4. The diffusion of good practices and the building of local capacity to construct efficient stoves are important points, in line with the idea of technological achievements in developing countries, and for the population to become autonomous in the future.
Expected results and benefits for climate change adaptation and mitigation
In addition to GHG emissions reduction and to climate change mitigation, efficient cook stove projects will provide the following local benefits:
• Up to 50% of savings in the charcoal consumed for cooking
• Up to $ 190 yearly of savings for local families
• Reduced adverse health effects associated with smoke inhalation
• Reduced cooking time, which will allow more time to be spent on other tasks
• Reduced deforestation and degradation of forest as less wood will be need for charcoal production
Environmental results and benefits
• Reduction in GHG emissions, both during the cooking activities as well as during the charcoal production, as less charcoal is needed to be combusted and produced.
Biodiversity results and benefits
• Reduction of the deforestation rate caused by the charcoal production.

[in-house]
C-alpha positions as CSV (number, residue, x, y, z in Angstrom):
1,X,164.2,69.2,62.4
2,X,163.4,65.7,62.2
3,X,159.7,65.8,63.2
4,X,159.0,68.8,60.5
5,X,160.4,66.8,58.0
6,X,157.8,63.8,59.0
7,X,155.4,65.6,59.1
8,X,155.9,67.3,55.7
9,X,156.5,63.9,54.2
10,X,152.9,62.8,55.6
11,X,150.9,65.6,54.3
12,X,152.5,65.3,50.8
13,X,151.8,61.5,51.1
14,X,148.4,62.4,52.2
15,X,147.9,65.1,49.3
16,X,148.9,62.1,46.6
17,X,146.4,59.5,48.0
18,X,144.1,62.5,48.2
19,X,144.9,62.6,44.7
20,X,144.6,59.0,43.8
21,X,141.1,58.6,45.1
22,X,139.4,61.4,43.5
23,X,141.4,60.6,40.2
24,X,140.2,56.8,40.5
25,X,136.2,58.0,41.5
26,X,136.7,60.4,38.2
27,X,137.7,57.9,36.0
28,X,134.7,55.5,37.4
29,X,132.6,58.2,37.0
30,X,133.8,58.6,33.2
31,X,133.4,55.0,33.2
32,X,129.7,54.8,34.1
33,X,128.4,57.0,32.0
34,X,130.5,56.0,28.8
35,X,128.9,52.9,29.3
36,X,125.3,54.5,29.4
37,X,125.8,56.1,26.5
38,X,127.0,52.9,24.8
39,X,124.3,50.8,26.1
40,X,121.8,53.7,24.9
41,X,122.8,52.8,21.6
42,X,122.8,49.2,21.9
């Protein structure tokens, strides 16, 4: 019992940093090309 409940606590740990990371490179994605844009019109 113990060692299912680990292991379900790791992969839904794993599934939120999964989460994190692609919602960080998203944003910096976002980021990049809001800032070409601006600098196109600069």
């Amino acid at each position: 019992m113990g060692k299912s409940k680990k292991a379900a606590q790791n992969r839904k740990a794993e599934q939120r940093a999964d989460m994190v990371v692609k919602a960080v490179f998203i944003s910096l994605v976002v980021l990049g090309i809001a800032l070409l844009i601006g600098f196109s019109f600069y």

• Time savings as less time is needed for both fuel purchasing and cooking activities. Women can spend more time in other domestic tasks such as education and upbringing of children.
• Reductions of the negative effects caused by the deforestation and charcoal production activities on population.
• Poverty rate reduction: greater financial resources due to the lower annual expenses used for the purchase of charcoal.
• The recruitment of locals for the distribution of the new cookstoves.
• Improving the living conditions: lower incidence of respiratory diseases caused by smoke emissions present in the domestic environment.
• Reduced burns and injuries caused by the exposure to open fires.
Replicability potential of the practice
The practice has a very high potential of replicability because the technology used for the cookstoves is not tailored for a specific developing country (i.e. Mozambique in this case), but it may be easily diffused and spread around other countries where GHG emissions are high and strictly related to the local habits in food cooking.
Moreover, the generation of credits through such type of projects (where health, environment and social aspects are strongly connected) contribute indirectly to the potential of replicability of the practice, because it rises the interest in buying the credits by any potential buyer (i.e. NEFCO in this case).
[Editor's Note: All information published as submitted by the author(s). Minor edits may have been made to increase readability and understanding.]